Home hypertension testing shows mixed results
Roughly one third of American adults—more than 76 million people—have hypertension, or blood pressure registering 140/90 mm Hg or higher, according to the Centers for Disease Control and Prevention. And of course, controlling blood pressure is critical to reducing everyone’s risk of a heart attack or stroke.
But those patients who monitor their blood pressure at home may not be getting the best care for their condition, according to a study published this summer in the Annals of Internal Medicine.
The researchers analyzed 52 studies that tracked patients who monitored their own blood pressure using some of the devices recently marketed to consumers—with and without additional support from their doctor. The researchers found that those who self-monitored experienced modest reductions in their blood pressure readings at six months, but drew even with the control group after a year. Among those who paired self-monitoring with outside support, such as regular consultation with a doctor, the benefits lasted longer than a year.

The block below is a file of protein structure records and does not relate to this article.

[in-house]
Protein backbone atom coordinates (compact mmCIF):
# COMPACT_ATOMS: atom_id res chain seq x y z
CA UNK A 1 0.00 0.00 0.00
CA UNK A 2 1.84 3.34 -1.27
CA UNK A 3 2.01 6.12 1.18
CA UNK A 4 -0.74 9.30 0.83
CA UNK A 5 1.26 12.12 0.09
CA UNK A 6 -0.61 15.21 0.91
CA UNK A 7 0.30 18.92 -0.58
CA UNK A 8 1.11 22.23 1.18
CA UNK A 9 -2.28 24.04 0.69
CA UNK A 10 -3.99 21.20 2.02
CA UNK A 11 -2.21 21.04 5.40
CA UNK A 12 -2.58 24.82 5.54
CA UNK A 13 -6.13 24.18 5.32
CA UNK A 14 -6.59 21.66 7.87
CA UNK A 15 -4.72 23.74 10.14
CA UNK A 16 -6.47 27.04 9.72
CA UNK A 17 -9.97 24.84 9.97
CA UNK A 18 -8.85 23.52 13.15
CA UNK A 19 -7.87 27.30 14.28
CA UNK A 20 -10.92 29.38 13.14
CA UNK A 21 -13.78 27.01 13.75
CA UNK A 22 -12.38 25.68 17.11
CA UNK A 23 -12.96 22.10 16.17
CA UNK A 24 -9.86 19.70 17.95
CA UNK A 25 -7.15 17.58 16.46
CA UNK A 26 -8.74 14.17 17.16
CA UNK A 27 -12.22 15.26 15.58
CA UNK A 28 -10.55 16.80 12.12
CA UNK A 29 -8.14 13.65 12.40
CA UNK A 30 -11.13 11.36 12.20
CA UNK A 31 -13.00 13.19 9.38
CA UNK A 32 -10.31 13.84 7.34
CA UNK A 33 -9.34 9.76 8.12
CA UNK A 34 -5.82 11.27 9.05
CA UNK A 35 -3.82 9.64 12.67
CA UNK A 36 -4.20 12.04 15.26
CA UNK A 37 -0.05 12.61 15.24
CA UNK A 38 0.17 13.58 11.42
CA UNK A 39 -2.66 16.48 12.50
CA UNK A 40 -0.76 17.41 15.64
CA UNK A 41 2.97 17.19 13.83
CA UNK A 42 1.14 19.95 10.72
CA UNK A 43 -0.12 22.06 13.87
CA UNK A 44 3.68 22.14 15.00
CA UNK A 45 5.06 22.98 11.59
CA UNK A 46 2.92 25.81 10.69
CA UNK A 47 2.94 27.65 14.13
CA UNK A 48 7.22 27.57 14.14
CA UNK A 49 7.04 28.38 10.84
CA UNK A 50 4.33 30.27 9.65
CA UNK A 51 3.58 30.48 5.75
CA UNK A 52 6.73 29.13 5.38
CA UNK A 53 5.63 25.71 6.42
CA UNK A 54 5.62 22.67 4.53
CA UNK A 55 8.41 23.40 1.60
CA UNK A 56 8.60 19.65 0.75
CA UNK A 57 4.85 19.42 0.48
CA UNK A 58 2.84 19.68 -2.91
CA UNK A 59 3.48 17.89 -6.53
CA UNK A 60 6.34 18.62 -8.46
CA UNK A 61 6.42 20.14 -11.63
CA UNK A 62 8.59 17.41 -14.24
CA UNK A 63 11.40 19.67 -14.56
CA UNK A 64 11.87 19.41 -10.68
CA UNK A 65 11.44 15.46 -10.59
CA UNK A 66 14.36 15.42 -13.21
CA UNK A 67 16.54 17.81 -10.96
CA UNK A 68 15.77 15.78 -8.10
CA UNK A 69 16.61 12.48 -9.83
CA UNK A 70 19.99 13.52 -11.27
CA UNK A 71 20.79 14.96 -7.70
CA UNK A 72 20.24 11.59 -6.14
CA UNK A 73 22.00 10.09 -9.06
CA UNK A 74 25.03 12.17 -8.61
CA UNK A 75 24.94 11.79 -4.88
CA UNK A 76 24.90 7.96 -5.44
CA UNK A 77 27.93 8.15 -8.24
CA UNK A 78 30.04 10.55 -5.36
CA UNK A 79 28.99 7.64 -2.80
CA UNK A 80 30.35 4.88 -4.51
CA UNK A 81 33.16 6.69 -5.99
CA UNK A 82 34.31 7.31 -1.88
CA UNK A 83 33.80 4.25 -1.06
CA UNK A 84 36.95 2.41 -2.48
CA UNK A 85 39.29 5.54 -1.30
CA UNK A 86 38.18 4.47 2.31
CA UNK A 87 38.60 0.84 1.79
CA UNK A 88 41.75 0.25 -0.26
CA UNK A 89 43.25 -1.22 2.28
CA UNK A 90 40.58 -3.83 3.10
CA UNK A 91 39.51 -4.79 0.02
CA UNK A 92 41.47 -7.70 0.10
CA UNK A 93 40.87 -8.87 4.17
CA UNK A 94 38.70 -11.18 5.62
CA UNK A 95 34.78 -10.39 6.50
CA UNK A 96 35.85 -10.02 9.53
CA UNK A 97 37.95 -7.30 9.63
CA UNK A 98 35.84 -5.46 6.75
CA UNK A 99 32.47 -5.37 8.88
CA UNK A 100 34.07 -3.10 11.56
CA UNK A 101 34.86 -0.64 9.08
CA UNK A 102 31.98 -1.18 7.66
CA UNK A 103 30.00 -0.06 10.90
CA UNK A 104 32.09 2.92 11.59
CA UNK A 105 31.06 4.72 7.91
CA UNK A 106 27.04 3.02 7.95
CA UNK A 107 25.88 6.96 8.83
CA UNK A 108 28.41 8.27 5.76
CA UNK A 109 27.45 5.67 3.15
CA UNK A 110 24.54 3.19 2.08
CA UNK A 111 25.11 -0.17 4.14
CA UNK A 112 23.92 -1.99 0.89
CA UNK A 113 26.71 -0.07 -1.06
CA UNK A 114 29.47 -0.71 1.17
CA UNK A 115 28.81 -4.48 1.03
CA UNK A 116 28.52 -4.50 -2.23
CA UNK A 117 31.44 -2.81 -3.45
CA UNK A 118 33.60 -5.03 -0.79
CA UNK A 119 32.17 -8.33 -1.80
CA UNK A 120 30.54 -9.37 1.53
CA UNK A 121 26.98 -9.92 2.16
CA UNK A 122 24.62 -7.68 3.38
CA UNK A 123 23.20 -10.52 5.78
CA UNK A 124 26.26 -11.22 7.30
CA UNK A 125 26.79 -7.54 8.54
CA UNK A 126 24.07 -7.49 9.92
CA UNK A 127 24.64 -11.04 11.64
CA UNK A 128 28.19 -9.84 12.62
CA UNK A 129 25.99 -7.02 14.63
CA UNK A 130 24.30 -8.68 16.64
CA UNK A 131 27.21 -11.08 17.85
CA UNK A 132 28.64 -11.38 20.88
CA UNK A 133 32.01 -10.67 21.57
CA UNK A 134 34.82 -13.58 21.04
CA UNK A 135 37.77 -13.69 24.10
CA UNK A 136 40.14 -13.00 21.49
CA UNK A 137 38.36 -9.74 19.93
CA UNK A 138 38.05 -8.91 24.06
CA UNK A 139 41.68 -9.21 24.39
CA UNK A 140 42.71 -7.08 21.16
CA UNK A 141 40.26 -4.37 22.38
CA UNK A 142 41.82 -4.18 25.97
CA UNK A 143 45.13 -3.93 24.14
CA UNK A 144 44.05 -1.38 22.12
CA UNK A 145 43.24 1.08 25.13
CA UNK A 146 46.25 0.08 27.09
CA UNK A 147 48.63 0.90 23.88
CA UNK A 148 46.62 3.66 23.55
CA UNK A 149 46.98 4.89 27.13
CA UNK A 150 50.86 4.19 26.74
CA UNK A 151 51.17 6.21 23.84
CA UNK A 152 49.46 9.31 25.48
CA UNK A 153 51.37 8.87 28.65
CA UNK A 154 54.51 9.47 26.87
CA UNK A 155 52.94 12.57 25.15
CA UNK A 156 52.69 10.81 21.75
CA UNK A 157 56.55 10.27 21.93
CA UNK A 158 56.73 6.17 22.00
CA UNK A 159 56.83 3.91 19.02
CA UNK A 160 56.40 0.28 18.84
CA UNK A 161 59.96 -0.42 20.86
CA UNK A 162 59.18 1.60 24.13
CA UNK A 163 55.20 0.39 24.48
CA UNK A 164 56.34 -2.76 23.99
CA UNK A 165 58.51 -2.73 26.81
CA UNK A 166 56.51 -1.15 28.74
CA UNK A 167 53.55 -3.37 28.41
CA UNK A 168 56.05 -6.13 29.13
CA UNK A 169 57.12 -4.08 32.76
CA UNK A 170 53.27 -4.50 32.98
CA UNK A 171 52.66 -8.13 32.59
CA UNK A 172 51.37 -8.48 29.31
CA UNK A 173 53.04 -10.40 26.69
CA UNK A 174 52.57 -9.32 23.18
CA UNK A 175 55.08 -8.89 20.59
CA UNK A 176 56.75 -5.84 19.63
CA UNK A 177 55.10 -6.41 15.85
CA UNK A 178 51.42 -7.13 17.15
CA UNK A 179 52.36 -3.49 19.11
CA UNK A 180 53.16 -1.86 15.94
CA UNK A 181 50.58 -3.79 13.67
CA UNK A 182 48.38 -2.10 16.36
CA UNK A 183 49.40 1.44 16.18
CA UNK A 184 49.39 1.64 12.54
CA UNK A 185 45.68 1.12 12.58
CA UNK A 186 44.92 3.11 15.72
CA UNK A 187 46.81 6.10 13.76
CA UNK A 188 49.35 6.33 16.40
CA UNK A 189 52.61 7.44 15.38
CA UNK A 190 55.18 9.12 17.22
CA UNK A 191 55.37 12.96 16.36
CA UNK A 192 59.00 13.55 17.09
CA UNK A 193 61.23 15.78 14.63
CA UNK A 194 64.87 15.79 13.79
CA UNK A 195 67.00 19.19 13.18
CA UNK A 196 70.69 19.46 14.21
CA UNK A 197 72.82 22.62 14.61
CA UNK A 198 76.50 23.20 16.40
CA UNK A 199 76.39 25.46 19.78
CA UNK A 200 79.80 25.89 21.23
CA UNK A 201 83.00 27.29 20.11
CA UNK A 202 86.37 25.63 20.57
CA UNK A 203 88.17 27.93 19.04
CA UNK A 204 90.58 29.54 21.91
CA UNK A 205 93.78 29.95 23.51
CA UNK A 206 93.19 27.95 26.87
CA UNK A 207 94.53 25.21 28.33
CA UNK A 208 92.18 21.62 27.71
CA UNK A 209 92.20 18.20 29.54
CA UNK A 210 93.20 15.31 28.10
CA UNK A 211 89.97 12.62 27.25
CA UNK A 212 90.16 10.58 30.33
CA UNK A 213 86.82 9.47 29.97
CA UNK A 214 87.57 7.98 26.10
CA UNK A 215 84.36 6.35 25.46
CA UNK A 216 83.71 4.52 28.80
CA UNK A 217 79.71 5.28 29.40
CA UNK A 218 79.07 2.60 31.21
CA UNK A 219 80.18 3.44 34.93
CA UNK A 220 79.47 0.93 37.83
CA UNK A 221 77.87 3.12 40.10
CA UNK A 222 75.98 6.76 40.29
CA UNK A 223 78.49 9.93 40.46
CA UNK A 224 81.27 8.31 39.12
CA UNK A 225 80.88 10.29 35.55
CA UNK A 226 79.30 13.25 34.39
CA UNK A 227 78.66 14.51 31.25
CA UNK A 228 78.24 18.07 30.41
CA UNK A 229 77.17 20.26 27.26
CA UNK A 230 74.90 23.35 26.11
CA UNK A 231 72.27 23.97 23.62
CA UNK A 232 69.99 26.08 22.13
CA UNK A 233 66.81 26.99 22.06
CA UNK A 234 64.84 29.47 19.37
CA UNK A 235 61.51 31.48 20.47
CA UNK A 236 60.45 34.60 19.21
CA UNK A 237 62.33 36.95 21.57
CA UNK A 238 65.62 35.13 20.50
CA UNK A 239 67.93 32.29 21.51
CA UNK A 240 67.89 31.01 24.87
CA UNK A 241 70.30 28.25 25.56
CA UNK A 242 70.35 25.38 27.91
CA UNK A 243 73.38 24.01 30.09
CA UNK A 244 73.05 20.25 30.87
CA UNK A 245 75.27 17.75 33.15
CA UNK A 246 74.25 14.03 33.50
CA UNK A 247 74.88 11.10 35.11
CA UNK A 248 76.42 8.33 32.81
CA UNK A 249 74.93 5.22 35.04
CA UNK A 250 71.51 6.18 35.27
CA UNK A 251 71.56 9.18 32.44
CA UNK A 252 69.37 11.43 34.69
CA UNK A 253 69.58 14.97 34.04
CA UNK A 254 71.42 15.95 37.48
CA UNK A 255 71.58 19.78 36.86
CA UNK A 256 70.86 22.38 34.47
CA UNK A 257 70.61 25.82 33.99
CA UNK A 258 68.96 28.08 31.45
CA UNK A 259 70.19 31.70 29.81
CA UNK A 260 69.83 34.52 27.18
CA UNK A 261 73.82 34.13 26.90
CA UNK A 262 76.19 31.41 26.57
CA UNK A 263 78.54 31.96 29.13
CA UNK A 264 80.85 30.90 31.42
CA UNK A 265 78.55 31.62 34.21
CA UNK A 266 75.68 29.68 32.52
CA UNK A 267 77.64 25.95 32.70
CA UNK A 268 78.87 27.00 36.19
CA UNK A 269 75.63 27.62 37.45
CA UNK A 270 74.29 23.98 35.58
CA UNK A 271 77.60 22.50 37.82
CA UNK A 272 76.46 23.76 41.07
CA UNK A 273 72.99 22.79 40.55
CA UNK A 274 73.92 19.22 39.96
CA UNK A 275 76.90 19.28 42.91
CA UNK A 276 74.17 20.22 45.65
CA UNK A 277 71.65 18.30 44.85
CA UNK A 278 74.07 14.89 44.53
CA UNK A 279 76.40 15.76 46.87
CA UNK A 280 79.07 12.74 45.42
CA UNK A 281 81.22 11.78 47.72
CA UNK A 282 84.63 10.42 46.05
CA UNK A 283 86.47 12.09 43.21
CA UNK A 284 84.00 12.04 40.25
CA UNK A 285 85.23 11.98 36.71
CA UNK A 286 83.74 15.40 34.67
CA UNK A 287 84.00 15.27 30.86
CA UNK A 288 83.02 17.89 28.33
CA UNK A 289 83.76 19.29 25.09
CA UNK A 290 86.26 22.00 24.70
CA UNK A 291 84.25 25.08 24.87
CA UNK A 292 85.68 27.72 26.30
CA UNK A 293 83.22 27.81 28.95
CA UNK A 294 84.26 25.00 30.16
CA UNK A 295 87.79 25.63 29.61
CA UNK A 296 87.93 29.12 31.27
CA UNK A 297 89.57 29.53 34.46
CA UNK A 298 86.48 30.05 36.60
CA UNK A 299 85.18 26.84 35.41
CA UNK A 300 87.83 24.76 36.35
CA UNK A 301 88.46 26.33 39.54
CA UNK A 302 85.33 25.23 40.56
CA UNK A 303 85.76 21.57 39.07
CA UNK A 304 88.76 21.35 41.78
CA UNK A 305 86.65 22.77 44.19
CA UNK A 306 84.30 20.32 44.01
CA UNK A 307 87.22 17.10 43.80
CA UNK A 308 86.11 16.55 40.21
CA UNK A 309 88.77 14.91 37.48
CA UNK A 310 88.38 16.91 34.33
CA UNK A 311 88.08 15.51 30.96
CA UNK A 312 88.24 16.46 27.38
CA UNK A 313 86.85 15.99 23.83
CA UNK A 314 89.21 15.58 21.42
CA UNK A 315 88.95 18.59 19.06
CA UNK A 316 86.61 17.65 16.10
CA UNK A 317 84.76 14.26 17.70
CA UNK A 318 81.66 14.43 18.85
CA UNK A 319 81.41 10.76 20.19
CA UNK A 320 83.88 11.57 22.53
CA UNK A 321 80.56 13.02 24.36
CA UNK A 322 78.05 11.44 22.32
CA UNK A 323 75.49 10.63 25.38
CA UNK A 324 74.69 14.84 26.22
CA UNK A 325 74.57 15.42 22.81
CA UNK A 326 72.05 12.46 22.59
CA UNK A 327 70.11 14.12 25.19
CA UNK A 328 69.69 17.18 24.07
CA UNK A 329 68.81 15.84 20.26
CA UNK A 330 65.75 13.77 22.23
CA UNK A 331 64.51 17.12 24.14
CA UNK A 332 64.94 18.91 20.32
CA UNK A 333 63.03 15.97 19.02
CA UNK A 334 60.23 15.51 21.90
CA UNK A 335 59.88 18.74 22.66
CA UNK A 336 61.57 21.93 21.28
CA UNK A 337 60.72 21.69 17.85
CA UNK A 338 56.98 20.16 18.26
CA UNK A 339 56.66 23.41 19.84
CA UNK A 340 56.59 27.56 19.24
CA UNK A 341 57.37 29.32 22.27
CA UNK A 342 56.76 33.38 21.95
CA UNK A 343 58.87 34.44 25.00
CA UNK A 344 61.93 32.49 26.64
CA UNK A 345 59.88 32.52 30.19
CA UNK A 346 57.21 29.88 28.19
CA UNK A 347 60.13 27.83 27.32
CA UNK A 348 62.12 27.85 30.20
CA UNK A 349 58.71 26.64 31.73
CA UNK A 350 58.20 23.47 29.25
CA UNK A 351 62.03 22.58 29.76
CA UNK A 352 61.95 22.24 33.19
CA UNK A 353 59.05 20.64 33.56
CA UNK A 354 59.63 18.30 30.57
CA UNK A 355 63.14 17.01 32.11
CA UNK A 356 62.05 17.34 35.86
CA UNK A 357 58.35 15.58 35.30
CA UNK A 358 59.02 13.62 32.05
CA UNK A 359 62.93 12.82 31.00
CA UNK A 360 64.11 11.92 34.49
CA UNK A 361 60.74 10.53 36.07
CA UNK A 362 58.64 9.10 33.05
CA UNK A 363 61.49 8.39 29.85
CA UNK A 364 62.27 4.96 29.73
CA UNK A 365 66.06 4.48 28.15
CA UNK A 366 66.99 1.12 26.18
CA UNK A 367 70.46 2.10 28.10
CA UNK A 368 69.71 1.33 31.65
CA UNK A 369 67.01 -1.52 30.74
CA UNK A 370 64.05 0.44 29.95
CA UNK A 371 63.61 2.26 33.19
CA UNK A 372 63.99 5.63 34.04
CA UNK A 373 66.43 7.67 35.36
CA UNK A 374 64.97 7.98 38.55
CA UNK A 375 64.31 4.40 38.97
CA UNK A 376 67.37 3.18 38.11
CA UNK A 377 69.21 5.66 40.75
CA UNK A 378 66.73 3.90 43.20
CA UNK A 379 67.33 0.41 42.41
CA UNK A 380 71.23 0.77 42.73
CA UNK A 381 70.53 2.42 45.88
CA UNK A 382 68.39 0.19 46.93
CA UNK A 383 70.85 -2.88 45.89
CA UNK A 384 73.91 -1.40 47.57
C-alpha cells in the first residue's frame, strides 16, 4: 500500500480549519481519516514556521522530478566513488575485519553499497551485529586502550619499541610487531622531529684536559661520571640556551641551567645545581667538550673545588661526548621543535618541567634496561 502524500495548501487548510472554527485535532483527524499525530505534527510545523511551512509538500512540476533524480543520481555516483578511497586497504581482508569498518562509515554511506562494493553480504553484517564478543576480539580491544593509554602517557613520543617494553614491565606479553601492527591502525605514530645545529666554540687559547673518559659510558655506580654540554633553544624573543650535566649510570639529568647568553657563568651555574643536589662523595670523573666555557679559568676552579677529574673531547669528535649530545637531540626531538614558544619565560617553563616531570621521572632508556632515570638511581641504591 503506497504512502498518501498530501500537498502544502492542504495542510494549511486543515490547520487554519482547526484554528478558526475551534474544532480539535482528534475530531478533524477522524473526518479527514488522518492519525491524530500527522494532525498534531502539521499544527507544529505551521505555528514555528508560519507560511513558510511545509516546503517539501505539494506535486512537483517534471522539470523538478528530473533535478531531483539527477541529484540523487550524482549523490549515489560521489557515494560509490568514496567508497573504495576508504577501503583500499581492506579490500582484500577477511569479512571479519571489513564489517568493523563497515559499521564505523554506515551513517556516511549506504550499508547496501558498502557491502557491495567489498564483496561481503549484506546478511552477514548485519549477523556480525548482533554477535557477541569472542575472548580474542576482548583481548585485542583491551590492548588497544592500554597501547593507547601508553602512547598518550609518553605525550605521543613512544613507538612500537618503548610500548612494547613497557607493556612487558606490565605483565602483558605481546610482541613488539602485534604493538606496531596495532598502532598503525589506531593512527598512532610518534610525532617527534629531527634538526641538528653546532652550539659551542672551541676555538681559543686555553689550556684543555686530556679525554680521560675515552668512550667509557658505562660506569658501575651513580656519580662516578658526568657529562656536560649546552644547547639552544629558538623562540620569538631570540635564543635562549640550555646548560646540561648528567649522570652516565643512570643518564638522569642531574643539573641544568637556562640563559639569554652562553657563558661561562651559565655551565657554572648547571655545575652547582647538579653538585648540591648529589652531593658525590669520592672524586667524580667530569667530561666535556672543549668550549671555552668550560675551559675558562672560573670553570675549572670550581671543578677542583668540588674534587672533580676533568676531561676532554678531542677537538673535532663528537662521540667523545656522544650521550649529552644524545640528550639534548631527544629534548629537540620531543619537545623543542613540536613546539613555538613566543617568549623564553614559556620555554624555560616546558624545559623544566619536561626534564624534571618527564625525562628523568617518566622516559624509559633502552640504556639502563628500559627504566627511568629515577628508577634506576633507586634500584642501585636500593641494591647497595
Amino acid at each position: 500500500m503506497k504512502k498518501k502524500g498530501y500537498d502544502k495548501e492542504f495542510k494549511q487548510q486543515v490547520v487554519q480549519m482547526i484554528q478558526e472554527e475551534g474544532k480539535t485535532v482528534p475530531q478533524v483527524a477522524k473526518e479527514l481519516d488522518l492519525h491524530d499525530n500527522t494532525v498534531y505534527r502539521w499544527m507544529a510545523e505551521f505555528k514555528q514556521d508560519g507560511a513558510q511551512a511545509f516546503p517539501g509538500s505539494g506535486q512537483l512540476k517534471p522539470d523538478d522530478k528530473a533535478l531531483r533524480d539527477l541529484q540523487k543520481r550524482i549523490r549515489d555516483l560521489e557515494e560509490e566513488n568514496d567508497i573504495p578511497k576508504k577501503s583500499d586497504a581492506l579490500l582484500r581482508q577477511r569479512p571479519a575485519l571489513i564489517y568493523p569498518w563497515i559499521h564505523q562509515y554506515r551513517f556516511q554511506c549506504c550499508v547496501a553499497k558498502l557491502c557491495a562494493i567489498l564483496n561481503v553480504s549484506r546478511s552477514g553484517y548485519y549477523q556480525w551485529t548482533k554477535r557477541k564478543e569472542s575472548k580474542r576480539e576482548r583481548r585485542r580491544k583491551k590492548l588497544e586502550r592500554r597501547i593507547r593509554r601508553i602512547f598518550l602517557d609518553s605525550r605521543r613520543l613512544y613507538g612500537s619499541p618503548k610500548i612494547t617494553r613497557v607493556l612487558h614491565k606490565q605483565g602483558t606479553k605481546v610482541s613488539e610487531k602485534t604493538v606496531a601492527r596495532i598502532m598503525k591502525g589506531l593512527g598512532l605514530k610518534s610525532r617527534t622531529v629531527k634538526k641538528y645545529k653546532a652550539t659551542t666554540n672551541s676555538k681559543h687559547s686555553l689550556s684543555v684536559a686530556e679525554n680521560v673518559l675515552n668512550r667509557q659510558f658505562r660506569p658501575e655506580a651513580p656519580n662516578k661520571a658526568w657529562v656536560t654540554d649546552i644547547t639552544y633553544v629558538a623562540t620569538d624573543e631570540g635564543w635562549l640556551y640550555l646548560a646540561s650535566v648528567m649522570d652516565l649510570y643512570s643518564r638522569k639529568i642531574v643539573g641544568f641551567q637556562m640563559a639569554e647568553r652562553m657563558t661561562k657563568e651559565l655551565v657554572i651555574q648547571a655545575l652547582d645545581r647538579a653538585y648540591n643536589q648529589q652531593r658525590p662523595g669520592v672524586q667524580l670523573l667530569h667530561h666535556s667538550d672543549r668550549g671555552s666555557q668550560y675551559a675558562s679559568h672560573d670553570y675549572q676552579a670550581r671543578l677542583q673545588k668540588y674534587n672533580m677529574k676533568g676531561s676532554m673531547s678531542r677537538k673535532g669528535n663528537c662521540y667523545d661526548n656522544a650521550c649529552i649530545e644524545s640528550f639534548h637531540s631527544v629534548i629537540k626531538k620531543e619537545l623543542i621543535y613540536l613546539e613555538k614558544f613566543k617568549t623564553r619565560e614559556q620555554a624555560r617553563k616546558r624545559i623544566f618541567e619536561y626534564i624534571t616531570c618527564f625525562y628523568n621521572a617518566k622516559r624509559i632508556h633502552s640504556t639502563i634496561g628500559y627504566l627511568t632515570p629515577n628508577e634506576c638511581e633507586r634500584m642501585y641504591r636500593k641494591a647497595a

Home blood-pressure monitoring can be useful, Katrin Uhlig, a nephrologist at Tufts Medical Center who was lead author of the article, told the Wall Street Journal. But to see major benefits, she noted, patients would need support from a doctor’s office. “You would need the infrastructure for transmission of [blood pressure] values and have systems in place to act on readings in a responsible way,” she said.